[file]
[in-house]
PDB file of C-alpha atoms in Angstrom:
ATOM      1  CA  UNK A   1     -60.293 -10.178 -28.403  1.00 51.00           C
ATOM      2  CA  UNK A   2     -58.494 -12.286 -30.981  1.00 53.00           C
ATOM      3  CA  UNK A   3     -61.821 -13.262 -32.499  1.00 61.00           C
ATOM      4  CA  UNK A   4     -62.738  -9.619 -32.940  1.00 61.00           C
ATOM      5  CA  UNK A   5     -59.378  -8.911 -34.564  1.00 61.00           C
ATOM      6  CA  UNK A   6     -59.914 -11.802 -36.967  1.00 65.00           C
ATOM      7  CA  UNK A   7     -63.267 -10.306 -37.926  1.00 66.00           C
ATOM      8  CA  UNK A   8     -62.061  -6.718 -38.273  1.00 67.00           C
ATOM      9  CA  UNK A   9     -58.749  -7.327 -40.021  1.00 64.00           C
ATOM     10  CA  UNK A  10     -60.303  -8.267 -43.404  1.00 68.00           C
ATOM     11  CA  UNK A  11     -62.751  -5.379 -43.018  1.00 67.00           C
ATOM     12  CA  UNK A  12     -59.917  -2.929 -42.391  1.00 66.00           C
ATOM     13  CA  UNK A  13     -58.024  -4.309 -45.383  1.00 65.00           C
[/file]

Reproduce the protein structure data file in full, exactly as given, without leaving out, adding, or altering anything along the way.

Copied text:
[in-house]
PDB file of C-alpha atoms in Angstrom:
ATOM      1  CA  UNK A   1     -60.293 -10.178 -28.403  1.00 51.00           C
ATOM      2  CA  UNK A   2     -58.494 -12.286 -30.981  1.00 53.00           C
ATOM      3  CA  UNK A   3     -61.821 -13.262 -32.499  1.00 61.00           C
ATOM      4  CA  UNK A   4     -62.738  -9.619 -32.940  1.00 61.00           C
ATOM      5  CA  UNK A   5     -59.378  -8.911 -34.564  1.00 61.00           C
ATOM      6  CA  UNK A   6     -59.914 -11.802 -36.967  1.00 65.00           C
ATOM      7  CA  UNK A   7     -63.267 -10.306 -37.926  1.00 66.00           C
ATOM      8  CA  UNK A   8     -62.061  -6.718 -38.273  1.00 67.00           C
ATOM      9  CA  UNK A   9     -58.749  -7.327 -40.021  1.00 64.00           C
ATOM     10  CA  UNK A  10     -60.303  -8.267 -43.404  1.00 68.00           C
ATOM     11  CA  UNK A  11     -62.751  -5.379 -43.018  1.00 67.00           C
ATOM     12  CA  UNK A  12     -59.917  -2.929 -42.391  1.00 66.00           C
ATOM     13  CA  UNK A  13     -58.024  -4.309 -45.383  1.00 65.00           C